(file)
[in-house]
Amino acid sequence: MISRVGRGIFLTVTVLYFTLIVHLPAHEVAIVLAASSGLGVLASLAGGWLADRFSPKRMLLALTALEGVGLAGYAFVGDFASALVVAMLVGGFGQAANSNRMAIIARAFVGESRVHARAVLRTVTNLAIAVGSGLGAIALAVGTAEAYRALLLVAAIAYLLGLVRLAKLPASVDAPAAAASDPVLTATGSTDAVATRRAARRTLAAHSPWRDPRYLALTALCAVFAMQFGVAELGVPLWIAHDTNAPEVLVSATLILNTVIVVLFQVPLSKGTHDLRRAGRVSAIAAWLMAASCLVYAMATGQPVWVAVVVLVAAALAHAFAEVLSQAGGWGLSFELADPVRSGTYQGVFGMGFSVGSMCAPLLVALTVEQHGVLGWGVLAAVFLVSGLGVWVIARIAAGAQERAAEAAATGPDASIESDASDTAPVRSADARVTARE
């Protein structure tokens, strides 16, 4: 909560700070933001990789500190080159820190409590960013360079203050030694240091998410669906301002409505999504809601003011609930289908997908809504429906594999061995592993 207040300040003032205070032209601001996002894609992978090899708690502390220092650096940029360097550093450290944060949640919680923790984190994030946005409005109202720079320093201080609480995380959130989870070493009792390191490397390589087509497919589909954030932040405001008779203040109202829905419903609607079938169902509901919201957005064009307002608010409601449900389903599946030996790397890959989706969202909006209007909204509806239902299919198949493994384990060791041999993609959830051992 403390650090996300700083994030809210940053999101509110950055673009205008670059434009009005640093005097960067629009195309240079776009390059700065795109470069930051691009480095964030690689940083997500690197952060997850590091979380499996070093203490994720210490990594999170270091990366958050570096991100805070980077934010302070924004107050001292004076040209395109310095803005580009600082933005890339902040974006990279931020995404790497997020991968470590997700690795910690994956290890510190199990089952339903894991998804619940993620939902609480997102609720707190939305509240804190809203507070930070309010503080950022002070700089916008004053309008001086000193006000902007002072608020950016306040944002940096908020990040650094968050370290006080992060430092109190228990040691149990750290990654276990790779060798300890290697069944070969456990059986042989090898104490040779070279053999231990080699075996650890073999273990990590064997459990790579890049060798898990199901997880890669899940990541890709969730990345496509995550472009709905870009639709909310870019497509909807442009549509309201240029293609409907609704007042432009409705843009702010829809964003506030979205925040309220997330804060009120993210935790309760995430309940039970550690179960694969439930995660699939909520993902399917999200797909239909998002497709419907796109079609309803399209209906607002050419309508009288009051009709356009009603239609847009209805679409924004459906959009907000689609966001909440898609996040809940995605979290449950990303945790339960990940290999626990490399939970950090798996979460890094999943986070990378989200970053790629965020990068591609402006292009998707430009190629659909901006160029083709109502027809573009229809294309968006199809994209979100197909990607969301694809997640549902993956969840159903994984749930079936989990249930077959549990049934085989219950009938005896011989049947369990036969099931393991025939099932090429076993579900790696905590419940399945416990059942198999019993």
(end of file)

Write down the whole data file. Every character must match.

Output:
[in-house]
Amino acid sequence: MISRVGRGIFLTVTVLYFTLIVHLPAHEVAIVLAASSGLGVLASLAGGWLADRFSPKRMLLALTALEGVGLAGYAFVGDFASALVVAMLVGGFGQAANSNRMAIIARAFVGESRVHARAVLRTVTNLAIAVGSGLGAIALAVGTAEAYRALLLVAAIAYLLGLVRLAKLPASVDAPAAAASDPVLTATGSTDAVATRRAARRTLAAHSPWRDPRYLALTALCAVFAMQFGVAELGVPLWIAHDTNAPEVLVSATLILNTVIVVLFQVPLSKGTHDLRRAGRVSAIAAWLMAASCLVYAMATGQPVWVAVVVLVAAALAHAFAEVLSQAGGWGLSFELADPVRSGTYQGVFGMGFSVGSMCAPLLVALTVEQHGVLGWGVLAAVFLVSGLGVWVIARIAAGAQERAAEAAATGPDASIESDASDTAPVRSADARVTARE
């Protein structure tokens, strides 16, 4: 909560700070933001990789500190080159820190409590960013360079203050030694240091998410669906301002409505999504809601003011609930289908997908809504429906594999061995592993 207040300040003032205070032209601001996002894609992978090899708690502390220092650096940029360097550093450290944060949640919680923790984190994030946005409005109202720079320093201080609480995380959130989870070493009792390191490397390589087509497919589909954030932040405001008779203040109202829905419903609607079938169902509901919201957005064009307002608010409601449900389903599946030996790397890959989706969202909006209007909204509806239902299919198949493994384990060791041999993609959830051992 403390650090996300700083994030809210940053999101509110950055673009205008670059434009009005640093005097960067629009195309240079776009390059700065795109470069930051691009480095964030690689940083997500690197952060997850590091979380499996070093203490994720210490990594999170270091990366958050570096991100805070980077934010302070924004107050001292004076040209395109310095803005580009600082933005890339902040974006990279931020995404790497997020991968470590997700690795910690994956290890510190199990089952339903894991998804619940993620939902609480997102609720707190939305509240804190809203507070930070309010503080950022002070700089916008004053309008001086000193006000902007002072608020950016306040944002940096908020990040650094968050370290006080992060430092109190228990040691149990750290990654276990790779060798300890290697069944070969456990059986042989090898104490040779070279053999231990080699075996650890073999273990990590064997459990790579890049060798898990199901997880890669899940990541890709969730990345496509995550472009709905870009639709909310870019497509909807442009549509309201240029293609409907609704007042432009409705843009702010829809964003506030979205925040309220997330804060009120993210935790309760995430309940039970550690179960694969439930995660699939909520993902399917999200797909239909998002497709419907796109079609309803399209209906607002050419309508009288009051009709356009009603239609847009209805679409924004459906959009907000689609966001909440898609996040809940995605979290449950990303945790339960990940290999626990490399939970950090798996979460890094999943986070990378989200970053790629965020990068591609402006292009998707430009190629659909901006160029083709109502027809573009229809294309968006199809994209979100197909990607969301694809997640549902993956969840159903994984749930079936989990249930077959549990049934085989219950009938005896011989049947369990036969099931393991025939099932090429076993579900790696905590419940399945416990059942198999019993």